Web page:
Jesus directs the disciples’ thinking away from themselves.  He points out the many secular examples of people in positions of leadership who were merely out to rule the roost, to boss others around and feed their own egos.  But in Christ’s kingdom, true greatness is defined by humility.  To borrow a quotation from The Lutheran Study Bible, “In Christ’s kingdom, positions of authority carried a servant’s job description, as [Jesus] demonstrated with his own life.”  Jesus Christ, God Almighty, had every right to expect his creatures to serve him hand and foot.  Instead, he became a part of his creation and gave his life on the cross to redeem his fallen creation.  As Jesus said, “For even the Son of Man did not come to be served, but to serve, and to give his life as a ransom for many.”


If you want to lead in the church, then you serve.  Pastors ought not to lead their congregations just for a paycheck, but to serve God’s people with the Word of God, Baptism, Absolution, and Communion.  Teachers ought not to teach in the church just because it’s a job that provides income, but because they want to serve the young souls that have been placed in their care with the Word of God.  Musicians ought not to use their skills in the church merely to put on a performance or gain recognition, but because they want to highlight and accentuate the Word of God and the message of the gospel by the music they offer.  Lay leaders ought not to view their position in the church as a title that gives them power to call the shots, but as an opportunity to share in the work of the ministry so that more of that work can be accomplished and more souls can be served with the gospel.  In other words, it’s not about me!

But how quickly we forget that!  How quickly we forget that it is service, not selfishness, that ought to drive the leaders in Christ’s church.  How quickly we forget that it’s not about me!  And so the called servants of the church just put in their time, and the leadership pushes their agenda without considering others, and members avoid opportunities for service because it’s just absorbs more time and doesn’t offer any personal gain.

Oh, what a sorry bunch of souls it is who run the church of Christ!  If we make the church all about me, then we will have directed our focus onto sinfully selfish souls stuck in self-glorification.  If we make the church all about me, then our attention is focused on nothing but the hell-bent and hell-bound sinners seated in this building.

Thank the Lord that Jesus’ focus was not all about himself, but all about us!  While our sinful natures love to focus on ourselves, Jesus kept his focus on his gracious work to bail us out of the spiritual debtors’ prison called hell.  Jesus did not enter into his mother’s womb and into our world to make life all about him, but to give his life for us!  “The Son of Man did not come to be served, but to serve, and to give his life as a ransom for many.”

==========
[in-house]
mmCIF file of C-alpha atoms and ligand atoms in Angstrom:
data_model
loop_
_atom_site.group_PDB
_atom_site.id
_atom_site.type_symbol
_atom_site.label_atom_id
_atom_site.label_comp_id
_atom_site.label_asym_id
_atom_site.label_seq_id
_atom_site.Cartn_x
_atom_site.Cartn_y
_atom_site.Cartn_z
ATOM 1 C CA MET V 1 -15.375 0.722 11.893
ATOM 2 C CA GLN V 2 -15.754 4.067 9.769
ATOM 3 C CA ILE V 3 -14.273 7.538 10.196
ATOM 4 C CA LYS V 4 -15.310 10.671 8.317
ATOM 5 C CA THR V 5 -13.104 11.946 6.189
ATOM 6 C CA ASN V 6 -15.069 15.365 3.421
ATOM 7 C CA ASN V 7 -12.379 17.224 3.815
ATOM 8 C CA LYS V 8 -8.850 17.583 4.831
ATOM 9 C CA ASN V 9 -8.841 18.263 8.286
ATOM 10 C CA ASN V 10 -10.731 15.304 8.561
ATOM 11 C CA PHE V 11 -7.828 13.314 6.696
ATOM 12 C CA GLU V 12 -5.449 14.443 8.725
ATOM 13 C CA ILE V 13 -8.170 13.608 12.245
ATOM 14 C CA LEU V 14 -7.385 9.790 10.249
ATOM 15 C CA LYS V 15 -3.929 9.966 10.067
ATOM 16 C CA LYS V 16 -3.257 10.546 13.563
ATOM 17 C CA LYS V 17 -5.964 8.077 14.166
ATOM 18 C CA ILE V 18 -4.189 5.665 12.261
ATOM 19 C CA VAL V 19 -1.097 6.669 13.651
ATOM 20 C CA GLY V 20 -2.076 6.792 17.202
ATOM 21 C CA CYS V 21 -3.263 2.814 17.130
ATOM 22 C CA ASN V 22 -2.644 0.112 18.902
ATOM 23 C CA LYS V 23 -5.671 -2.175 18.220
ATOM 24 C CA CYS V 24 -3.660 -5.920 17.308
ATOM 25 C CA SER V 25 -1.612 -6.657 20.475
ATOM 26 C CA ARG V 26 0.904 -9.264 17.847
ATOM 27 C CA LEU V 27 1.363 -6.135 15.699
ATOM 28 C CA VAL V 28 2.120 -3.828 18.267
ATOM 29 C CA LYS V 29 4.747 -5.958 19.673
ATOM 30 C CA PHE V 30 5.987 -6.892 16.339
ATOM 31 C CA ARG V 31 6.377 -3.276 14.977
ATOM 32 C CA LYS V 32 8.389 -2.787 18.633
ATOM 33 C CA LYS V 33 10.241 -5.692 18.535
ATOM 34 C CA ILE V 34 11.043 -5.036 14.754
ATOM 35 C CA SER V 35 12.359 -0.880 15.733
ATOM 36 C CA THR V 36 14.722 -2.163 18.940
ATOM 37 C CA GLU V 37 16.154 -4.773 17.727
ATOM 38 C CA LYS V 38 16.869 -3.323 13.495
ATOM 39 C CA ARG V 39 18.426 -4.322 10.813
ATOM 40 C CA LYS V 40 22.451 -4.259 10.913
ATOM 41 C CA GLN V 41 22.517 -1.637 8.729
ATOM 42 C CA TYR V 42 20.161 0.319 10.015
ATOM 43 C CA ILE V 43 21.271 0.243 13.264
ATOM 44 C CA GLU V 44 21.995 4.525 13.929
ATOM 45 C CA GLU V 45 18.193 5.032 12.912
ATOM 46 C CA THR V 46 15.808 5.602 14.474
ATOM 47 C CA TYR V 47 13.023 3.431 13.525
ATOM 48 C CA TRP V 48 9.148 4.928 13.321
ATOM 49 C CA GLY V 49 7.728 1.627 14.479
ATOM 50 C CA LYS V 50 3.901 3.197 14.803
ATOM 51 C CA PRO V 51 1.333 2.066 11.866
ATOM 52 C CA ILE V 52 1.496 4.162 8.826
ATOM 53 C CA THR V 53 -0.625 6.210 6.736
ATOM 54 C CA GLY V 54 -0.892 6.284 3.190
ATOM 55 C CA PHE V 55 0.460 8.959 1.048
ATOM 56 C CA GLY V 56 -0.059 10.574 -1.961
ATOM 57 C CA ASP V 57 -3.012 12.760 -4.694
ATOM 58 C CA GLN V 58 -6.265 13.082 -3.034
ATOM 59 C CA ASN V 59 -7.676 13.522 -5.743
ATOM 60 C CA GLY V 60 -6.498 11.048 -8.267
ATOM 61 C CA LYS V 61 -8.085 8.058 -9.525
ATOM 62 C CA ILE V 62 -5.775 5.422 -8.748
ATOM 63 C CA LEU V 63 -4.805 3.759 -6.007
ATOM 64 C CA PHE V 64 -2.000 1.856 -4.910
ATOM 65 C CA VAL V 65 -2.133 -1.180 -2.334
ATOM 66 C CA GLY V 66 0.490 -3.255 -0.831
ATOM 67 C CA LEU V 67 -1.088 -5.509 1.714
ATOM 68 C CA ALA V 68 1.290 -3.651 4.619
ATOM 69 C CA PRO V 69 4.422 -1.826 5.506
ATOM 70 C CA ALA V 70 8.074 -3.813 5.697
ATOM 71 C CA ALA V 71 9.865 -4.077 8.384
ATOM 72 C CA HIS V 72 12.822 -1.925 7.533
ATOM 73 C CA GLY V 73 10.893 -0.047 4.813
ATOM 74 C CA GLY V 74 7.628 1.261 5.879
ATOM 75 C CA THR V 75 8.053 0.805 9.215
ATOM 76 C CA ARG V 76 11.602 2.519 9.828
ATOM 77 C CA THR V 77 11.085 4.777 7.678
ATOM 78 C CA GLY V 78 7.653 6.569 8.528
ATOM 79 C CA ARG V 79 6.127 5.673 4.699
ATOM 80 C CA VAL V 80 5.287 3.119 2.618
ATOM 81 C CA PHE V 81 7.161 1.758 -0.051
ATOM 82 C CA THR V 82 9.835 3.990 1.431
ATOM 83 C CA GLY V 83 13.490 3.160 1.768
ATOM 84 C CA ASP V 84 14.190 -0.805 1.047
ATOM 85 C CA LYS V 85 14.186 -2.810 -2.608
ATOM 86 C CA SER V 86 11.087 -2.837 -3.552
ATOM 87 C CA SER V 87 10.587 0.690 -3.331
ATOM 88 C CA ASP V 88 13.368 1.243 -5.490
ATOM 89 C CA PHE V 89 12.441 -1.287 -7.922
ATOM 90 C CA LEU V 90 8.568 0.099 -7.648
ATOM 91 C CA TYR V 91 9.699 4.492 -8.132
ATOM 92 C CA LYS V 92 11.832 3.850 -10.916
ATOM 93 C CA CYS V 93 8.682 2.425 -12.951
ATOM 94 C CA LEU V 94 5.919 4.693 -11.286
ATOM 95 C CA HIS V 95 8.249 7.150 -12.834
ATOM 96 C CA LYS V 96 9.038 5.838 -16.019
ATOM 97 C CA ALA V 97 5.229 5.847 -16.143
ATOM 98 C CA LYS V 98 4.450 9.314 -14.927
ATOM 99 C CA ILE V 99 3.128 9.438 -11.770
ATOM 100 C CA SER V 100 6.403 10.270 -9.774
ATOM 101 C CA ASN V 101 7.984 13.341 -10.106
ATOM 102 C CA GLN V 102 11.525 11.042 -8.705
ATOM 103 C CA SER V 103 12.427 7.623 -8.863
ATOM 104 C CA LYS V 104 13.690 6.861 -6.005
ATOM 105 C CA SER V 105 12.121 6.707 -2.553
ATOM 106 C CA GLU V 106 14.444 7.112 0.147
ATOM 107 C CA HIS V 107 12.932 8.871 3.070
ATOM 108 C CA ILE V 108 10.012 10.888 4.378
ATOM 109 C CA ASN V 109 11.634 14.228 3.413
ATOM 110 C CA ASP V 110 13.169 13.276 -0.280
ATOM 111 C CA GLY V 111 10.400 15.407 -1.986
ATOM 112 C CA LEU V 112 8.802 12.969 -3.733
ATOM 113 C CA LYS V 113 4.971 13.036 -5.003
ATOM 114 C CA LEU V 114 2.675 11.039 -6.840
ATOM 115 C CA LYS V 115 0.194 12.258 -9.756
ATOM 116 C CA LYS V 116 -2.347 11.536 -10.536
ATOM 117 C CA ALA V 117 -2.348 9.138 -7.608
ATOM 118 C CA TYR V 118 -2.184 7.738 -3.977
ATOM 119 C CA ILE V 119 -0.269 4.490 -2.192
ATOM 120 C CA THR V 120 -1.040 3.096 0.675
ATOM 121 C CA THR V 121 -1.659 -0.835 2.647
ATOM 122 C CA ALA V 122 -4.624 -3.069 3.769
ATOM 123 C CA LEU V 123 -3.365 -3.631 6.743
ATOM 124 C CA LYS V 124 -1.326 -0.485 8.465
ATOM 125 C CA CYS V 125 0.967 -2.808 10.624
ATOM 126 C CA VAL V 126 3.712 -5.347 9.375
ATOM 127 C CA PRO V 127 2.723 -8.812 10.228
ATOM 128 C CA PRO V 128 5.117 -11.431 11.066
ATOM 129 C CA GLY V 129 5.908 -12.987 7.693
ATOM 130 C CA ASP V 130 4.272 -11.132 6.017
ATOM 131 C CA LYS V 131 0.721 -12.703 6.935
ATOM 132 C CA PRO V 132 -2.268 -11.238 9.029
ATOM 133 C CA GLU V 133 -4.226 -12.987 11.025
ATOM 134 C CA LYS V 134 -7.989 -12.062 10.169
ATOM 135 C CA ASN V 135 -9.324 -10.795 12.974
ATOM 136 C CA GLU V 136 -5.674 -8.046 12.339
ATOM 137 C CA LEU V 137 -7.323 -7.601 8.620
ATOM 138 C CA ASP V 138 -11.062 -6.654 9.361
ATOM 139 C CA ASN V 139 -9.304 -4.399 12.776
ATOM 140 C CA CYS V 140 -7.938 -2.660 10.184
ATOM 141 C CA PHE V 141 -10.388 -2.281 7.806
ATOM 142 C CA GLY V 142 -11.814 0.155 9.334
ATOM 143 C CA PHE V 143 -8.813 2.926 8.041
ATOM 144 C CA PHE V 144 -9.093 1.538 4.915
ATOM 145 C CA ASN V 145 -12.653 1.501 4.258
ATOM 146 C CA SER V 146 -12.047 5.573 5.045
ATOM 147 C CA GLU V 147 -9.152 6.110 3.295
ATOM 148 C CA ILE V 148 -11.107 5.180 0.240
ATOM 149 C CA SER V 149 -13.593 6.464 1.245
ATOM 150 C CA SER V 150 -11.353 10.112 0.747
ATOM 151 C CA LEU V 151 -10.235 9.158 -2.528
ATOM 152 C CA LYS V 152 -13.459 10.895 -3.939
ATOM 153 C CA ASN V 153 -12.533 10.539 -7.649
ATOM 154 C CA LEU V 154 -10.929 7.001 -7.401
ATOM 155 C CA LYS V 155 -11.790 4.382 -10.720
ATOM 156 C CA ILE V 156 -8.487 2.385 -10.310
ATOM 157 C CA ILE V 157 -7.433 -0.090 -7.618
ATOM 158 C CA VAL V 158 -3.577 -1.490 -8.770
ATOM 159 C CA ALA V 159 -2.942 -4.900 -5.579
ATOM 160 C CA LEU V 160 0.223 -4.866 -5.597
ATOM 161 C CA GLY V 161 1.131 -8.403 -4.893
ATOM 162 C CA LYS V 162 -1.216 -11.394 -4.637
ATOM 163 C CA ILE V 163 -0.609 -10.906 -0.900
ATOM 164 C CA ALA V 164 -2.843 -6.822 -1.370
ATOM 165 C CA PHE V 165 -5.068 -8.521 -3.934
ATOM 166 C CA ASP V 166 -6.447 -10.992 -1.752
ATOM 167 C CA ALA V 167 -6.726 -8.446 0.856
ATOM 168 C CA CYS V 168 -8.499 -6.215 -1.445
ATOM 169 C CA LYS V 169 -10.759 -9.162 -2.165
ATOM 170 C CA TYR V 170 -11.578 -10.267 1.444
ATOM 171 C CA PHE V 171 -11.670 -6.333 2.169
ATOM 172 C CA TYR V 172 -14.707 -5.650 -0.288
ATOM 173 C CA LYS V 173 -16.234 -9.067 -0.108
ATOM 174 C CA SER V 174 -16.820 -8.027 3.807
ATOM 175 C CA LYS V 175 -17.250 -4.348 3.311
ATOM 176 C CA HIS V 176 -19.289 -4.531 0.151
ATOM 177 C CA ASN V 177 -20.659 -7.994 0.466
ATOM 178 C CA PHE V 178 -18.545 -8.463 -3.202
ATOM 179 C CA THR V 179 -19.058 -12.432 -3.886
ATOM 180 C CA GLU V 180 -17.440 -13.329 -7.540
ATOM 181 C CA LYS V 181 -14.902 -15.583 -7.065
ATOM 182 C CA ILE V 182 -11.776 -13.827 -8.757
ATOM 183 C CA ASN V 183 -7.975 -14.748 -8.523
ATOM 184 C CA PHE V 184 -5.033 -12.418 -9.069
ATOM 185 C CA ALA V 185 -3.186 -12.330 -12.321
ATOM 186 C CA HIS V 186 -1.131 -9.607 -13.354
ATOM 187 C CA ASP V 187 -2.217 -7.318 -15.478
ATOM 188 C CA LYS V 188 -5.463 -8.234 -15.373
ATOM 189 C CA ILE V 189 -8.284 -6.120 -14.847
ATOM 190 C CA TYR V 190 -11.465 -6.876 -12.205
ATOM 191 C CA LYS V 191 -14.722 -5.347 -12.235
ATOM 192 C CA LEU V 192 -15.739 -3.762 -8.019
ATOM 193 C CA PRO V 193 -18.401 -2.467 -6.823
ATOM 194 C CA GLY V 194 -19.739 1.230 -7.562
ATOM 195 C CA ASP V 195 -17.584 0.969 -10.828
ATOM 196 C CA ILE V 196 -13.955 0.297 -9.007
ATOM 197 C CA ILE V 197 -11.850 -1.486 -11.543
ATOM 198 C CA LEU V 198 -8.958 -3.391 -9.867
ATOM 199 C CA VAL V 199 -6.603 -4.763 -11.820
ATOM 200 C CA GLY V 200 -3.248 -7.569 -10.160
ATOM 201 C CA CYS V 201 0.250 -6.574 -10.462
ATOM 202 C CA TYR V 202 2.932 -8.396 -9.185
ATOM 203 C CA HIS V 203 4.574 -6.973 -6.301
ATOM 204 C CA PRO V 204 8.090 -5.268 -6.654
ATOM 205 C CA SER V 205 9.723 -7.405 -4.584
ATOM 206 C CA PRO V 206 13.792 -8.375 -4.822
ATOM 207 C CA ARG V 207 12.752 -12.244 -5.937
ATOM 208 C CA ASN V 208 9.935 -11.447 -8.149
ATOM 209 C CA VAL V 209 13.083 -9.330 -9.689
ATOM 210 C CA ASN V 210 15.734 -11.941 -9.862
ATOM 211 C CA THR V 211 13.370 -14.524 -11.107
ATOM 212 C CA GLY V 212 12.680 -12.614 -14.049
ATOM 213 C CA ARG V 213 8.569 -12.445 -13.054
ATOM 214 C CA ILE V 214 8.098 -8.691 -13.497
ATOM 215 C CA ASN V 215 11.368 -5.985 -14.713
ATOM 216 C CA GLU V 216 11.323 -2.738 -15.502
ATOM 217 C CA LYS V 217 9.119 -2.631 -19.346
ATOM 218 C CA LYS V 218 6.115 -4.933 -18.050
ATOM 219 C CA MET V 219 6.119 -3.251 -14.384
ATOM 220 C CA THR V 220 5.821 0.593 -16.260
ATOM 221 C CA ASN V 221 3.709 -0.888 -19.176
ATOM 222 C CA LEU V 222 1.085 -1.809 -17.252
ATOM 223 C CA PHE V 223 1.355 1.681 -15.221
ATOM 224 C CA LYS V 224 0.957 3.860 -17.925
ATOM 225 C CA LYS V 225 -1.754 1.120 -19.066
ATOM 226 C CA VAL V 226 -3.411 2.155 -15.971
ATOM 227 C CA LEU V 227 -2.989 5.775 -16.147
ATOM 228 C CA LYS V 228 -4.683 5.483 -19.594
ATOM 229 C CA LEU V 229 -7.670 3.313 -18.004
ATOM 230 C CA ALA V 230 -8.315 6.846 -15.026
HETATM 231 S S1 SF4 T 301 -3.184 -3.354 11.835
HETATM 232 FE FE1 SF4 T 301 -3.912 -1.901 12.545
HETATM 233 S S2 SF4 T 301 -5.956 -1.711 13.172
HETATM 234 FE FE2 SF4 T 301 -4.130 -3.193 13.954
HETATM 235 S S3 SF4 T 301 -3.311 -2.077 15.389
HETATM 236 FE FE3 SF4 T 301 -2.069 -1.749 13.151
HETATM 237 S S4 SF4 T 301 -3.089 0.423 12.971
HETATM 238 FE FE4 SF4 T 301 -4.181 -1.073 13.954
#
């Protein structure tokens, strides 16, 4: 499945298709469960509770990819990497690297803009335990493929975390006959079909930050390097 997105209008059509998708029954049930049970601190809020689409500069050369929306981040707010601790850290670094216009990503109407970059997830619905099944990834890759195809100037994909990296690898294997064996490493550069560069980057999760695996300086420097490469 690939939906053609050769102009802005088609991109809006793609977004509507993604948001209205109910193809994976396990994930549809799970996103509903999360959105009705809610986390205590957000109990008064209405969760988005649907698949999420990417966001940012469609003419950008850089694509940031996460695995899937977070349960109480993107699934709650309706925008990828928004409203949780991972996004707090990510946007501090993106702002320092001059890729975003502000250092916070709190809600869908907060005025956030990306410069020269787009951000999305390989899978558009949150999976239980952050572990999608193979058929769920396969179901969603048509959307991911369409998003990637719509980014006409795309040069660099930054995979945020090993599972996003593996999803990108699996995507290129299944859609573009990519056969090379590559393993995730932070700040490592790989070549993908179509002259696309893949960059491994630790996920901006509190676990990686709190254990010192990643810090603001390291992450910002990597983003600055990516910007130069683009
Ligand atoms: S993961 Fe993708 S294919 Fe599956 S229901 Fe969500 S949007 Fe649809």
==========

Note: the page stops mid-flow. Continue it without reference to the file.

For us, Jesus was born of poor parents in the humblest of circumstances.  For us, Jesus endured the very temptations we face daily and defeated every last one of them.  For us he permitted his own unjust arrest by his enemies.  For us he was flogged, beaten, denied, betrayed, convicted, and crucified.  For us and for our salvation he was nailed to the cross, rejected by his Father, and left to endure the hell that our sins merited.  But for us and our salvation he was raised in glory and ascended in triumph to heaven, where he is preparing a perfect and permanent place for you and for all his believers.

Jesus’ focus was never on himself.  Jesus’ focus was on his service for us—service that led him to lay down his life for our sins and to take it back as the definitive statement of his victory over guilt and the grave.  And so we who follow him by faith and trust completely in his sacrifice will also strive to fight against our default, self-centered thinking, and to put our focus on the One who came to serve us and calls us to serve others.


The James we see later in Acts 12, when compared to the James we saw here in Mark 10, reveals a man who matured tremendously in faith.  This is the same man, and yet he’s not the “same man.”  The James in Mark 10 is selfish; the same James in Acts 12 is self-giving.  The James in Mark 10 is “me-centered;” the same James in Acts 12 becomes a martyr for Christ, the ultimate act of service for one who simply would not deny his Savior.

I hope the same can be said of our attitudes.  The opportunities for us to serve one another in our own little congregation are limitless, whether it be on the council, committees, teaching Sunday School, ushering, cleaning, work day projects, helping with fellowship events, or whatever else we may do here.  May our attitude never be one that says, “I have to do this,” or “Can’t someone else do this?”  That’s a me-centered attitude, and that’s the exact opposite of what Christ calls us to do.  Rather, may our attitude always demonstrate a heart of self-giving service and a spirit overflowing with thanks to our gracious, self-giving Savior.  Amen.